Reverse mortgages can improve lifestyles

Reverse mortgages can improve lifestyles

Reverse mortgages can improve lifestyles of any seniors who are least 62 and wish to increase their incomes or provide a meaningful hedge against future contingencies. Bear in mind that the reverse mortgage options that are available to access a portion of the equity in your home include:

— Establishing a credit line that can be tapped to meet unexpected future contingencies, or even pay for a special event;

— Increasing your monthly income for as long as you live in your home;

— Withdrawing monies out of your equity values for a limited period of time. This option could provide additional income for a set period and concomitantly provide time for one’s untapped retirement assets to grow;

— Taking a cash draw to extinguish short term debt or pay off your current mortgage. This is the only option for which a fixed interest rate is permitted. All of the other choices entail an adjustable interest rate.

Combinations of the above are also possible, such as beginning with an equity line of credit and then converting that line to a monthly tenure payment.

The most interesting option and perhaps the most valuable is establishing a credit line, but this choice will require that the borrower exercise the discipline to forego impulsive withdrawals. The unused portion of this credit line will increase at an interest rate that is equal to the interest rate on the reverse mortgage, plus the FHA’s mortgage insurance premium rate of 1.25%.

Since the HECM program is insured by the FHA, the maximum home value that can be recognized is currently $631,000, regardless of what your home is actually worth. However, homeowners with more valuable residences can still profit from a reverse mortgage if their goal is to increase income. The downside for a valuable home is that the mortgage insurance premium will be based on the actual appraised value of the property, not just $631,000.

If a borrower changes his/her mind after a few years, the reverse mortgage balance could be repaid and the borrower would get any residual cash. Moreover, if the borrower expires while the loan is larger than the value of the house, the heirs have the option to purchase the home by paying 95% of the then appraised value of the property and do not have to repay the loan.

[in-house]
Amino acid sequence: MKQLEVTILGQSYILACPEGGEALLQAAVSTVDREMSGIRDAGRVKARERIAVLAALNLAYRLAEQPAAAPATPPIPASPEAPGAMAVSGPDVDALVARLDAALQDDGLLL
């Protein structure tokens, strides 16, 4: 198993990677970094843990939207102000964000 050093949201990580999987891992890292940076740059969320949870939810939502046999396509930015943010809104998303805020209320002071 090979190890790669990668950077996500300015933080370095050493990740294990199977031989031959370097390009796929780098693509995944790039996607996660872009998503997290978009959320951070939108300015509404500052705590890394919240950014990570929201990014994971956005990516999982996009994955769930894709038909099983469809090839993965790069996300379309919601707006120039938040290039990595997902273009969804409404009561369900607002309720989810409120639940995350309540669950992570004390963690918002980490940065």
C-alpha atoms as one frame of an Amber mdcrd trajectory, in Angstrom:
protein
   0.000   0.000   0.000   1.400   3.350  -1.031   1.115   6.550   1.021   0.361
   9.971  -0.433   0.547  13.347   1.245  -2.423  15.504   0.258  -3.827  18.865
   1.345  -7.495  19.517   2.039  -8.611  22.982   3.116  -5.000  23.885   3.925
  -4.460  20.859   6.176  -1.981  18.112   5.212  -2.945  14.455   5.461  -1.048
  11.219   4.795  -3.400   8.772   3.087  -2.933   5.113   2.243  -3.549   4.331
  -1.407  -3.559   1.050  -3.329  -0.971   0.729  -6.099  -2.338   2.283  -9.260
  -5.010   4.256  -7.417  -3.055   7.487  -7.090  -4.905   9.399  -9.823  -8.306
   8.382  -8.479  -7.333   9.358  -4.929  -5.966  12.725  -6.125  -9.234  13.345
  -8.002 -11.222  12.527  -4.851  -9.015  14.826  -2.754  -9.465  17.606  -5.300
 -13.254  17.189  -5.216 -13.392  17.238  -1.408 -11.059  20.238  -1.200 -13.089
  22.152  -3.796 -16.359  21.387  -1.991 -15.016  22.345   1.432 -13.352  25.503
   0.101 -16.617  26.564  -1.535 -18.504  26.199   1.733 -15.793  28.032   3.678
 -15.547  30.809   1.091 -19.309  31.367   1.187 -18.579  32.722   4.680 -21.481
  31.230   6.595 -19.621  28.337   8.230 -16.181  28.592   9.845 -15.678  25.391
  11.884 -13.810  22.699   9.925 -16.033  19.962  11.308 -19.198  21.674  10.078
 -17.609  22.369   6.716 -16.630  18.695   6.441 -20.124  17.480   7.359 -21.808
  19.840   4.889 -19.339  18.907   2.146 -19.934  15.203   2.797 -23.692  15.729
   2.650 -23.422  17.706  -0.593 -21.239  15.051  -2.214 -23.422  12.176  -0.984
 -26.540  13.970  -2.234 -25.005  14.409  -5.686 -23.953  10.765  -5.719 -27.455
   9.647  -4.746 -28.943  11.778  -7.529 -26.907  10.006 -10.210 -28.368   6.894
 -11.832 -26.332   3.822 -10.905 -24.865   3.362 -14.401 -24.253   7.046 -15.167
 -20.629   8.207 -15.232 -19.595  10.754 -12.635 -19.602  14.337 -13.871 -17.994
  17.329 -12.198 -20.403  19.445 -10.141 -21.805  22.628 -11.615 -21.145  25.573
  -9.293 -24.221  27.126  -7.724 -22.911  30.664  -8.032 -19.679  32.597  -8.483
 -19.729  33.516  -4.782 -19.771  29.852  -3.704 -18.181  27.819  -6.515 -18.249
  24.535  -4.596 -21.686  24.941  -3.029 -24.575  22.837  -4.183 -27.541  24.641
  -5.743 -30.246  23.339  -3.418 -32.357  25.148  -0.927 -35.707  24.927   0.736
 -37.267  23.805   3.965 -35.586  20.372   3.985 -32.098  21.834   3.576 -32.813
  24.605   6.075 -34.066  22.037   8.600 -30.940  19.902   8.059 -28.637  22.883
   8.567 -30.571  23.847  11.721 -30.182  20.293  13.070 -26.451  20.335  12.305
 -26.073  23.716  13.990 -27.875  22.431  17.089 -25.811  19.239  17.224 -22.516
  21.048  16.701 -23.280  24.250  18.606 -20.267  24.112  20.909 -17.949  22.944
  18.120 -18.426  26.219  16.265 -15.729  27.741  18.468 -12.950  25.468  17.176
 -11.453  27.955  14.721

The upfront costs of a reverse mortgage include lender’s fees, upfront mortgage insurance premiums and real estate closing costs. The costs that are levied over the life of the loan are interest charges plus mortgage insurance premiums, along with loan servicing fees. As your loan balance increases, these ongoing costs are compounded over time and increase the amount of your debt.

These costs vary widely from lender to lender, so the most judicious approach is to determine why you need to access your home’s equity, and then select the withdrawal option that best meets that need. After you have completed that exercise, then you should shop for the best deal.

In my opinion, the best place to do your shopping is online at

Here are some examples from The Mortgage Professor’s website, using his In each of these examples, the home is worth $450,000 with a zero mortgage balance and both spouses are 75 and live in Aiken:

Max monthly income for as long as you live in the house: $1,274

Maximum initial credit line: $129,400

Maximum credit line in 15 years: $466,671

In order order to qualify for a reverse mortgage, would-be borrowers must meet with an approved HECM counselor and complete the required training. The reasoning behind this requirement is sound: seniors are the most likely to apply for reverse mortgages, and the Feds rightly want to prevent abuses. The problem is that this counseling only ensures that the enumerated topics will be discussed, and that seniors who should not pursue a reverse mortgage do not. Sadly, the reverse is not true; many seniors who should consider a reverse mortgage will not since they have not first zeroed in the most advantageous withdrawal strategy to meet their needs. Unbelievably, the disclosure requirements from these counseling sessions can run to as many as 97 pages. That alone would turn me off.

A better counseling approach should address the withdrawal option that would best meet the senior’s needs and then disclose the costs therein. Reverse mortgages can improve lifestyles By GREG ROBERTS On the Money.

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